Date of Award

Fall 2011

Document Type

Dissertation

Degree Name

Doctor of Philosophy in Electrical Engineering - (Ph.D.)

Department

Electrical and Computer Engineering

First Advisor

Alexander Haimovich

Second Advisor

Yeheskel Bar-Ness

Third Advisor

Ali Abdi

Fourth Advisor

Osvaldo Simeone

Fifth Advisor

Hana Godrich

Abstract

The main goal of this dissertation is to improve the understanding and to develop ways to predict the performance of localization techniques as a function of signal-to-noise ratio (SNR) and of system parameters. To this end, lower bounds on the maximum likelihood estimator (MLE) performance are studied. The Cramer-Rao lower bound (CRLB) for coherent passive localization of a near-field source is derived. It is shown through the Cramer-Rao bound that, the coherent localization systems can provide high accuracies in localization, to the order of carrier frequency of the observed signal. High accuracies come to a price of having a highly multimodal estimation metric which can lead to sidelobes competing with the mainlobe and engendering ambiguity in the selection of the correct peak. The effect of the sidelobes over the estimator performance at different SNR levels is analyzed and predicted with the use of Ziv-Zakai lower bound (ZZB). Through simulations it is shown that ZZB is tight to the MLEs performance over the whole SNR range. Moreover, the ZZB is a convenient tool to assess the coherent localization performance as a function of various system parameters.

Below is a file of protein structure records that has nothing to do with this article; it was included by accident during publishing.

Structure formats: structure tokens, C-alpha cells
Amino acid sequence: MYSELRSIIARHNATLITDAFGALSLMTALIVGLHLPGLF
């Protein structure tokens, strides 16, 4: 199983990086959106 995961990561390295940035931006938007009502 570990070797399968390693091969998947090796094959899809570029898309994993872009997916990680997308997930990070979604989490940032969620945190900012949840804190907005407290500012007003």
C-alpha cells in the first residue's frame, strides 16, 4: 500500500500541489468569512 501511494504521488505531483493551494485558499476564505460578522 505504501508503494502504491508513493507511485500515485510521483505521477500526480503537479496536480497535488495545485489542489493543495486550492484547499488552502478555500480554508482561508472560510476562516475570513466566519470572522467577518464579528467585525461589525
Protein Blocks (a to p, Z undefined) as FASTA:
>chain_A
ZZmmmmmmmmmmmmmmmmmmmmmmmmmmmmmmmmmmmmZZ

The ZZB was also used to derive a lower bound on the MSE of estimating the range and the range rate of a target in active systems. From the expression of the derived lower bound it was noted that, the ZZB is determined by SNR and by the ambiguity function (AF). Thus, the ZZB can serve as an alternative to the ambiguity function (AF) as a tool for radar design. Furthermore, the derivation is extended to the problem of estimating target’s location and velocity in a distributed multiple input multiple output (MIMO) radar system. The derived bound is determined by SNR, by the product between the number of transmitting antennas and the number of receiving antennas from the radar system, and by all the ambiguity functions and the cross-ambiguity functions corresponding to all pairs transmitter-target-receiver. Similar to the coherent localization, the ZZB can be applied to study the performance of the estimator as a function of different system parameters. Comparison between the ZZB and the MSE of the MLE obtained through simulations demonstrate that the bound is tight in all SNR regions.

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